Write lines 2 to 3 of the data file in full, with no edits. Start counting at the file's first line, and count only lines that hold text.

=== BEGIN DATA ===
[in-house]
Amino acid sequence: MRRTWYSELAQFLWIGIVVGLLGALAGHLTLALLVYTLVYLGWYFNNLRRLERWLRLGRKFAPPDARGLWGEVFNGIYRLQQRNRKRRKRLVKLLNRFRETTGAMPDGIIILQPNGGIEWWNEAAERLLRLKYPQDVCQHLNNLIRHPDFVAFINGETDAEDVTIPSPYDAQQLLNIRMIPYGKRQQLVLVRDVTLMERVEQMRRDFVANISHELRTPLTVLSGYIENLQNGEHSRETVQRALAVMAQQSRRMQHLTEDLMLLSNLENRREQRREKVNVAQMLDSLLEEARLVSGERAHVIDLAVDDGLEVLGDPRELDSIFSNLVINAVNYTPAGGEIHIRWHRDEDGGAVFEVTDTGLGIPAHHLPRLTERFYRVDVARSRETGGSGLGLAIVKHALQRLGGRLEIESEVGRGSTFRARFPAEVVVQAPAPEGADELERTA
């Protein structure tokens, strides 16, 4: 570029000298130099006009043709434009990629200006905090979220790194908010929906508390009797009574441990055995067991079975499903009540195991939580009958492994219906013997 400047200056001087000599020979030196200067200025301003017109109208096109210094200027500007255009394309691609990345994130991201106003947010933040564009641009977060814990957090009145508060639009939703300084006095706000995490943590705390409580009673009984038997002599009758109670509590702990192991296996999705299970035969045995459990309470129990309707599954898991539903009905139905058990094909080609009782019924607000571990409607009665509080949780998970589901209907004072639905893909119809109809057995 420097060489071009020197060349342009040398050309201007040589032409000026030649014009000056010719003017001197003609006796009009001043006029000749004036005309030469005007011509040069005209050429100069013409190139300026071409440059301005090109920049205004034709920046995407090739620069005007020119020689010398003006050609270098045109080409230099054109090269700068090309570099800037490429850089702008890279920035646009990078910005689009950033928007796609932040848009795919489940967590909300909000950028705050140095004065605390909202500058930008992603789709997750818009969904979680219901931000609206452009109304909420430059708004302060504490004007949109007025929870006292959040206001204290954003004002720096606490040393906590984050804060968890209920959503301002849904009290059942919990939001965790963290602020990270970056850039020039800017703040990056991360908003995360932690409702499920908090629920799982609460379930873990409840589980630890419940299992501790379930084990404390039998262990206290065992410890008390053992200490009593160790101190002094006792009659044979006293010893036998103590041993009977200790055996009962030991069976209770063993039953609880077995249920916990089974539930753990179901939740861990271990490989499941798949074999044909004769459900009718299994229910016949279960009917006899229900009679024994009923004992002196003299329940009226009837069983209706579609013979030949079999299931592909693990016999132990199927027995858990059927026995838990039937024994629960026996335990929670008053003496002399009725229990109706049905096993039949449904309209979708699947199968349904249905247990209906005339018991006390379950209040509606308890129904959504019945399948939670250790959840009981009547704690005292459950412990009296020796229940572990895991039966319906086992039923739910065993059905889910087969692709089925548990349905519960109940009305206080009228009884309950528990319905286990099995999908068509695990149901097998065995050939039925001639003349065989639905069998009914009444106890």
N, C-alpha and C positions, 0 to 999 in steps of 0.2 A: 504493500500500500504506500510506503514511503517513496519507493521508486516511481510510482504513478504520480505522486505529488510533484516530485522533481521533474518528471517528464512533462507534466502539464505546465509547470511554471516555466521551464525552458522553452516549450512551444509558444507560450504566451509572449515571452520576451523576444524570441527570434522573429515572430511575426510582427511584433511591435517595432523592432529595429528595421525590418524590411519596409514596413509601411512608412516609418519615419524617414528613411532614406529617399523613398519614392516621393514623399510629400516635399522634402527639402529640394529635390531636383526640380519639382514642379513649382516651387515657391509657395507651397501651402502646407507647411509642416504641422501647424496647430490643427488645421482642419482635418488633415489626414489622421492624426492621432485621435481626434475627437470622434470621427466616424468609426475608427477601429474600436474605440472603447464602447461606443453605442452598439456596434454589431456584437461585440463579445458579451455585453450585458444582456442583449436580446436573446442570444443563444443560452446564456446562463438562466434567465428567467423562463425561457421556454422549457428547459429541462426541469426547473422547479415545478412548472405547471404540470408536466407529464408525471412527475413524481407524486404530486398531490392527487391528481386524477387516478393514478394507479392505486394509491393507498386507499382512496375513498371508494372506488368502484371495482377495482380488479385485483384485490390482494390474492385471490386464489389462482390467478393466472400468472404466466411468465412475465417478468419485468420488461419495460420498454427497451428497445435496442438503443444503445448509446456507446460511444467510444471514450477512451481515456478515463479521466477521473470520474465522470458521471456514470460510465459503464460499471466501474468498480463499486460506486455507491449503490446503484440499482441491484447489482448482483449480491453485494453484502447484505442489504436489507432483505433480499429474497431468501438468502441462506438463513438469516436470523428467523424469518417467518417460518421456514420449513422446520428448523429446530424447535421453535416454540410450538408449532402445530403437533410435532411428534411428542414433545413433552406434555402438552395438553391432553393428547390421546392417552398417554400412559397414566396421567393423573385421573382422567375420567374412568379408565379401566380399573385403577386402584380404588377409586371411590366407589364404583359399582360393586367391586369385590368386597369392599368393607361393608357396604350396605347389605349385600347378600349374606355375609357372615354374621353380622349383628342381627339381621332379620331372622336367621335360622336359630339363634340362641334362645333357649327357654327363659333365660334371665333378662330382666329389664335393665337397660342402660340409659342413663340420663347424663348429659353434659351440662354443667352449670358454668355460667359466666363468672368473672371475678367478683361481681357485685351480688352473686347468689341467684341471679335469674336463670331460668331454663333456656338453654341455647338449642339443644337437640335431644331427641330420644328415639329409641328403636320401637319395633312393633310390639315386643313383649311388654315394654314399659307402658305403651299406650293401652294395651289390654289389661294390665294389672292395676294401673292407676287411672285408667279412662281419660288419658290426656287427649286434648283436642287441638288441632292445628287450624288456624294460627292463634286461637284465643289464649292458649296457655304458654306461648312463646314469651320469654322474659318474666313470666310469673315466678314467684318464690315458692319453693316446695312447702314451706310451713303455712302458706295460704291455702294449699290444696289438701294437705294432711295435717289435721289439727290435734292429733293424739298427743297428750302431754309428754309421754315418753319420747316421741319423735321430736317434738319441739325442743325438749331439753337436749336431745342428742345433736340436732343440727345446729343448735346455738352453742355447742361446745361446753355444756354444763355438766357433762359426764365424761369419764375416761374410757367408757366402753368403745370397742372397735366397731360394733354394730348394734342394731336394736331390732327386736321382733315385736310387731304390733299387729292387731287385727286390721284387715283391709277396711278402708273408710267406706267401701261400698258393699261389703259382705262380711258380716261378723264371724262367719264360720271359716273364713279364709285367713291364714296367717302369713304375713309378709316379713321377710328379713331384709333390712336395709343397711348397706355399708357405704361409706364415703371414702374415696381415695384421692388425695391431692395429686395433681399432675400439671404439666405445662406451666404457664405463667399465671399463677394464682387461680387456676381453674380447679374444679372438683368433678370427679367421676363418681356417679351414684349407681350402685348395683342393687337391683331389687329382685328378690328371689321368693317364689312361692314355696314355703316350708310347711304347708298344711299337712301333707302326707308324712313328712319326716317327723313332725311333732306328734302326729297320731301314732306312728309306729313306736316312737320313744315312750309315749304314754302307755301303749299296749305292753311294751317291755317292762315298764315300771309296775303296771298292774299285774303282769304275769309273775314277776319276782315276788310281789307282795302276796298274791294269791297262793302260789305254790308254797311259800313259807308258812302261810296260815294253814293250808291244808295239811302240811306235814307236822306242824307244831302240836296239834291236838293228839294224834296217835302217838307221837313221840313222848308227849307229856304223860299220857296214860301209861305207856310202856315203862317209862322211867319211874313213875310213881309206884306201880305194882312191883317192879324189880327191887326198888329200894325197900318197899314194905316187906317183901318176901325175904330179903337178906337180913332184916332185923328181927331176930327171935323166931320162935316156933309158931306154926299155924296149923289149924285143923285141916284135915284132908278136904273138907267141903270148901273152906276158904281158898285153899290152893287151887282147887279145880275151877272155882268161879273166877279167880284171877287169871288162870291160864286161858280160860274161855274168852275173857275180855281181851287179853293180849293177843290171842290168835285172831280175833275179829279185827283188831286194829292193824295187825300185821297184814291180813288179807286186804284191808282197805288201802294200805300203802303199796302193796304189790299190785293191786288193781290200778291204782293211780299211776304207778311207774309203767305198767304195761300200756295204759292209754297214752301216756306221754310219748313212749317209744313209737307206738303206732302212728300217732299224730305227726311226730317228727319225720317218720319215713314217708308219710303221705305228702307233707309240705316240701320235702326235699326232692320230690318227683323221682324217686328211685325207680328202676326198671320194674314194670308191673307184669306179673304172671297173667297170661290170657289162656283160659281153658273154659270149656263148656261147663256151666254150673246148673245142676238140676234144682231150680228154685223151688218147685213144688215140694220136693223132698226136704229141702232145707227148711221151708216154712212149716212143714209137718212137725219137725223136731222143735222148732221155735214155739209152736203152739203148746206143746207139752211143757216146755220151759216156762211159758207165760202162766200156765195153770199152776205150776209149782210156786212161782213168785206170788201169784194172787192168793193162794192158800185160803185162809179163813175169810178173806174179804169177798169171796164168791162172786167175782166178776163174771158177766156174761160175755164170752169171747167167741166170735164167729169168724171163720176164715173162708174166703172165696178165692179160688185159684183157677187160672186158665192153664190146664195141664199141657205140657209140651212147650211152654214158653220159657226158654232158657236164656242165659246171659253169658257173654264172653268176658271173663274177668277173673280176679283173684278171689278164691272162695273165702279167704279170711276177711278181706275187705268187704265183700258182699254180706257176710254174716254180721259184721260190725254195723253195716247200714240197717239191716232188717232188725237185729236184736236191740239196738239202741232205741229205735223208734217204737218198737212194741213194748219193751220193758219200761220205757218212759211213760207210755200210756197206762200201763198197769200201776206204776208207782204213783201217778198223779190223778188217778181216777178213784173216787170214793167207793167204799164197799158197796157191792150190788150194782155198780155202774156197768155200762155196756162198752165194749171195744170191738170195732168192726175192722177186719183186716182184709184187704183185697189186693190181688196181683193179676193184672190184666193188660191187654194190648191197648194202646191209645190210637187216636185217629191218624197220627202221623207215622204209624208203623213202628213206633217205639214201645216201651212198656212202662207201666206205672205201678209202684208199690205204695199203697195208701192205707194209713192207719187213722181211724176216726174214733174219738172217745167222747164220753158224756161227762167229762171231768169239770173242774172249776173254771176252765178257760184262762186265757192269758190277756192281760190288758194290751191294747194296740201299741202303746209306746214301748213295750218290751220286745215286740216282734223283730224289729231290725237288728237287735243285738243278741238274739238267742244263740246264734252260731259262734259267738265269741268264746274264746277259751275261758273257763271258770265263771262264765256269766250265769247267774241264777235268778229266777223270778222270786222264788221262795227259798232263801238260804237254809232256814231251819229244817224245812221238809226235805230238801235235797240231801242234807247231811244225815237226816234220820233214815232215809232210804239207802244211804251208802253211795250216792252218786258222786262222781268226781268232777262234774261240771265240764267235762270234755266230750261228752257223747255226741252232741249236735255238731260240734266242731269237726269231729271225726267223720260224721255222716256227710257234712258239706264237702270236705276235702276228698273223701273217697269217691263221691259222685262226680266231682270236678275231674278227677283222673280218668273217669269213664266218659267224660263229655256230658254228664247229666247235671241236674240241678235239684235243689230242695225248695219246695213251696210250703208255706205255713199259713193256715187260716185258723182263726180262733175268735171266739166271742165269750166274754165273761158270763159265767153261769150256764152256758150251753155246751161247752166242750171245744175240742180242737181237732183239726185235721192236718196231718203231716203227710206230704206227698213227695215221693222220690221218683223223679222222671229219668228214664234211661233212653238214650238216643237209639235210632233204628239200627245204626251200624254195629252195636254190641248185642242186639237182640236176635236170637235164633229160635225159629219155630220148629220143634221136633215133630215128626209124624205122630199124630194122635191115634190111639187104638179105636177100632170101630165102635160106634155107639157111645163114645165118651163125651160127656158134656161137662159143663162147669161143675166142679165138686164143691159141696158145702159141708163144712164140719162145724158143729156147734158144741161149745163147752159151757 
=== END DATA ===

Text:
Amino acid sequence: MRRTWYSELAQFLWIGIVVGLLGALAGHLTLALLVYTLVYLGWYFNNLRRLERWLRLGRKFAPPDARGLWGEVFNGIYRLQQRNRKRRKRLVKLLNRFRETTGAMPDGIIILQPNGGIEWWNEAAERLLRLKYPQDVCQHLNNLIRHPDFVAFINGETDAEDVTIPSPYDAQQLLNIRMIPYGKRQQLVLVRDVTLMERVEQMRRDFVANISHELRTPLTVLSGYIENLQNGEHSRETVQRALAVMAQQSRRMQHLTEDLMLLSNLENRREQRREKVNVAQMLDSLLEEARLVSGERAHVIDLAVDDGLEVLGDPRELDSIFSNLVINAVNYTPAGGEIHIRWHRDEDGGAVFEVTDTGLGIPAHHLPRLTERFYRVDVARSRETGGSGLGLAIVKHALQRLGGRLEIESEVGRGSTFRARFPAEVVVQAPAPEGADELERTA
């Protein structure tokens, strides 16, 4: 570029000298130099006009043709434009990629200006905090979220790194908010929906508390009797009574441990055995067991079975499903009540195991939580009958492994219906013997 400047200056001087000599020979030196200067200025301003017109109208096109210094200027500007255009394309691609990345994130991201106003947010933040564009641009977060814990957090009145508060639009939703300084006095706000995490943590705390409580009673009984038997002599009758109670509590702990192991296996999705299970035969045995459990309470129990309707599954898991539903009905139905058990094909080609009782019924607000571990409607009665509080949780998970589901209907004072639905893909119809109809057995 420097060489071009020197060349342009040398050309201007040589032409000026030649014009000056010719003017001197003609006796009009001043006029000749004036005309030469005007011509040069005209050429100069013409190139300026071409440059301005090109920049205004034709920046995407090739620069005007020119020689010398003006050609270098045109080409230099054109090269700068090309570099800037490429850089702008890279920035646009990078910005689009950033928007796609932040848009795919489940967590909300909000950028705050140095004065605390909202500058930008992603789709997750818009969904979680219901931000609206452009109304909420430059708004302060504490004007949109007025929870006292959040206001204290954003004002720096606490040393906590984050804060968890209920959503301002849904009290059942919990939001965790963290602020990270970056850039020039800017703040990056991360908003995360932690409702499920908090629920799982609460379930873990409840589980630890419940299992501790379930084990404390039998262990206290065992410890008390053992200490009593160790101190002094006792009659044979006293010893036998103590041993009977200790055996009962030991069976209770063993039953609880077995249920916990089974539930753990179901939740861990271990490989499941798949074999044909004769459900009718299994229910016949279960009917006899229900009679024994009923004992002196003299329940009226009837069983209706579609013979030949079999299931592909693990016999132990199927027995858990059927026995838990039937024994629960026996335990929670008053003496002399009725229990109706049905096993039949449904309209979708699947199968349904249905247990209906005339018991006390379950209040509606308890129904959504019945399948939670250790959840009981009547704690005292459950412990009296020796229940572990895991039966319906086992039923739910065993059905889910087969692709089925548990349905519960109940009305206080009228009884309950528990319905286990099995999908068509695990149901097998065995050939039925001639003349065989639905069998009914009444106890």